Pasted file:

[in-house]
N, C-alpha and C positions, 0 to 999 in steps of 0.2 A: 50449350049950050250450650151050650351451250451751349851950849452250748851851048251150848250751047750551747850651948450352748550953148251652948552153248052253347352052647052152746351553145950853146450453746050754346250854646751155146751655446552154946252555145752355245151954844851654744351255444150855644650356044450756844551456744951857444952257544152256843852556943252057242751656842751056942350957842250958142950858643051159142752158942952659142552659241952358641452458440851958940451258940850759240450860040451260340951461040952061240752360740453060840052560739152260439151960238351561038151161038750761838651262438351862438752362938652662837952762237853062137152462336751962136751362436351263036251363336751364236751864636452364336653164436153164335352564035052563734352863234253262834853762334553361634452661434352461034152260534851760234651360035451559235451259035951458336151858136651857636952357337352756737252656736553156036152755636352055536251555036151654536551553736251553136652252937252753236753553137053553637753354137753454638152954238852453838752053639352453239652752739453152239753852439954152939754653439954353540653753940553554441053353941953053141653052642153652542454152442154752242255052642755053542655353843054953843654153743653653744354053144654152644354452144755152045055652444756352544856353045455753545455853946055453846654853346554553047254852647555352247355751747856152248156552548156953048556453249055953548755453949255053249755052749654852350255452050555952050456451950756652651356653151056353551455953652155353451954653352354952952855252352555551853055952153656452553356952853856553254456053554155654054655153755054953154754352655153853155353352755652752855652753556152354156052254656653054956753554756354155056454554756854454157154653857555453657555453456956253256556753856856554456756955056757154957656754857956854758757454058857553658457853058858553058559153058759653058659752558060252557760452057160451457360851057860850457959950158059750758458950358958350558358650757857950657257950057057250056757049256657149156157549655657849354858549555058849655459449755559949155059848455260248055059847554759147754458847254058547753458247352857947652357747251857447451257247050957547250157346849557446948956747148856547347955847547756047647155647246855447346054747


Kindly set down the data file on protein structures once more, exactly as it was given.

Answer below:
[in-house]
N, C-alpha and C positions, 0 to 999 in steps of 0.2 A: 50449350049950050250450650151050650351451250451751349851950849452250748851851048251150848250751047750551747850651948450352748550953148251652948552153248052253347352052647052152746351553145950853146450453746050754346250854646751155146751655446552154946252555145752355245151954844851654744351255444150855644650356044450756844551456744951857444952257544152256843852556943252057242751656842751056942350957842250958142950858643051159142752158942952659142552659241952358641452458440851958940451258940850759240450860040451260340951461040952061240752360740453060840052560739152260439151960238351561038151161038750761838651262438351862438752362938652662837952762237853062137152462336751962136751362436351263036251363336751364236751864636452364336653164436153164335352564035052563734352863234253262834853762334553361634452661434352461034152260534851760234651360035451559235451259035951458336151858136651857636952357337352756737252656736553156036152755636352055536251555036151654536551553736251553136652252937252753236753553137053553637753354137753454638152954238852453838752053639352453239652752739453152239753852439954152939754653439954353540653753940553554441053353941953053141653052642153652542454152442154752242255052642755053542655353843054953843654153743653653744354053144654152644354452144755152045055652444756352544856353045455753545455853946055453846654853346554553047254852647555352247355751747856152248156552548156953048556453249055953548755453949255053249755052749654852350255452050555952050456451950756652651356653151056353551455953652155353451954653352354952952855252352555551853055952153656452553356952853856553254456053554155654054655153755054953154754352655153853155353352755652752855652753556152354156052254656653054956753554756354155056454554756854454157154653857555453657555453456956253256556753856856554456756955056757154957656754857956854758757454058857553658457853058858553058559153058759653058659752558060252557760452057160451457360851057860850457959950158059750758458950358958350558358650757857950657257950057057250056757049256657149156157549655657849354858549555058849655459449755559949155059848455260248055059847554759147754458847254058547753458247352857947652357747251857447451257247050957547250157346849557446948956747148856547347955847547756047647155647246855447346054747